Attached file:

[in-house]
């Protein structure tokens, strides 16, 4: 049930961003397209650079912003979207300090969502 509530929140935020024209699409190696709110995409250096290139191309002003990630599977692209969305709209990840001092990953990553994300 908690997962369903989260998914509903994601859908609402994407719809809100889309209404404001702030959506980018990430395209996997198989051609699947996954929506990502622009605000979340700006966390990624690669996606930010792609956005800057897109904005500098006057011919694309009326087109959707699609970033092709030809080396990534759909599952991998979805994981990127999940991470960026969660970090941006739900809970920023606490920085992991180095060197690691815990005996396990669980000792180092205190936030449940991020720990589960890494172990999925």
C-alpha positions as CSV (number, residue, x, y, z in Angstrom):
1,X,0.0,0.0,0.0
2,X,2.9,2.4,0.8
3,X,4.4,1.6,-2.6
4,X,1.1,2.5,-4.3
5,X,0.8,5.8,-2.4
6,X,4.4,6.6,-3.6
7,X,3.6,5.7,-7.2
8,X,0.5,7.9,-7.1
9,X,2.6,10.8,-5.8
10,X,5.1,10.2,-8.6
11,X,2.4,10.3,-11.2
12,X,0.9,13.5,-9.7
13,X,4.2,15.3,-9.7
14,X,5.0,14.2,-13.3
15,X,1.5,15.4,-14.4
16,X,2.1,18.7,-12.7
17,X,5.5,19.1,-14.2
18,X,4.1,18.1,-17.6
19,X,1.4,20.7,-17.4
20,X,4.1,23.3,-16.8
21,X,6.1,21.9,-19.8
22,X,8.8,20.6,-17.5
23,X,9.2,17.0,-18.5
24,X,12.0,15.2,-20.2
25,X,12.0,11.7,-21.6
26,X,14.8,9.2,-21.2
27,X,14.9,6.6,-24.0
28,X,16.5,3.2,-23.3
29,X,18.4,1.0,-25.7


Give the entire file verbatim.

[in-house]
């Protein structure tokens, strides 16, 4: 049930961003397209650079912003979207300090969502 509530929140935020024209699409190696709110995409250096290139191309002003990630599977692209969305709209990840001092990953990553994300 908690997962369903989260998914509903994601859908609402994407719809809100889309209404404001702030959506980018990430395209996997198989051609699947996954929506990502622009605000979340700006966390990624690669996606930010792609956005800057897109904005500098006057011919694309009326087109959707699609970033092709030809080396990534759909599952991998979805994981990127999940991470960026969660970090941006739900809970920023606490920085992991180095060197690691815990005996396990669980000792180092205190936030449940991020720990589960890494172990999925």
C-alpha positions as CSV (number, residue, x, y, z in Angstrom):
1,X,0.0,0.0,0.0
2,X,2.9,2.4,0.8
3,X,4.4,1.6,-2.6
4,X,1.1,2.5,-4.3
5,X,0.8,5.8,-2.4
6,X,4.4,6.6,-3.6
7,X,3.6,5.7,-7.2
8,X,0.5,7.9,-7.1
9,X,2.6,10.8,-5.8
10,X,5.1,10.2,-8.6
11,X,2.4,10.3,-11.2
12,X,0.9,13.5,-9.7
13,X,4.2,15.3,-9.7
14,X,5.0,14.2,-13.3
15,X,1.5,15.4,-14.4
16,X,2.1,18.7,-12.7
17,X,5.5,19.1,-14.2
18,X,4.1,18.1,-17.6
19,X,1.4,20.7,-17.4
20,X,4.1,23.3,-16.8
21,X,6.1,21.9,-19.8
22,X,8.8,20.6,-17.5
23,X,9.2,17.0,-18.5
24,X,12.0,15.2,-20.2
25,X,12.0,11.7,-21.6
26,X,14.8,9.2,-21.2
27,X,14.9,6.6,-24.0
28,X,16.5,3.2,-23.3
29,X,18.4,1.0,-25.7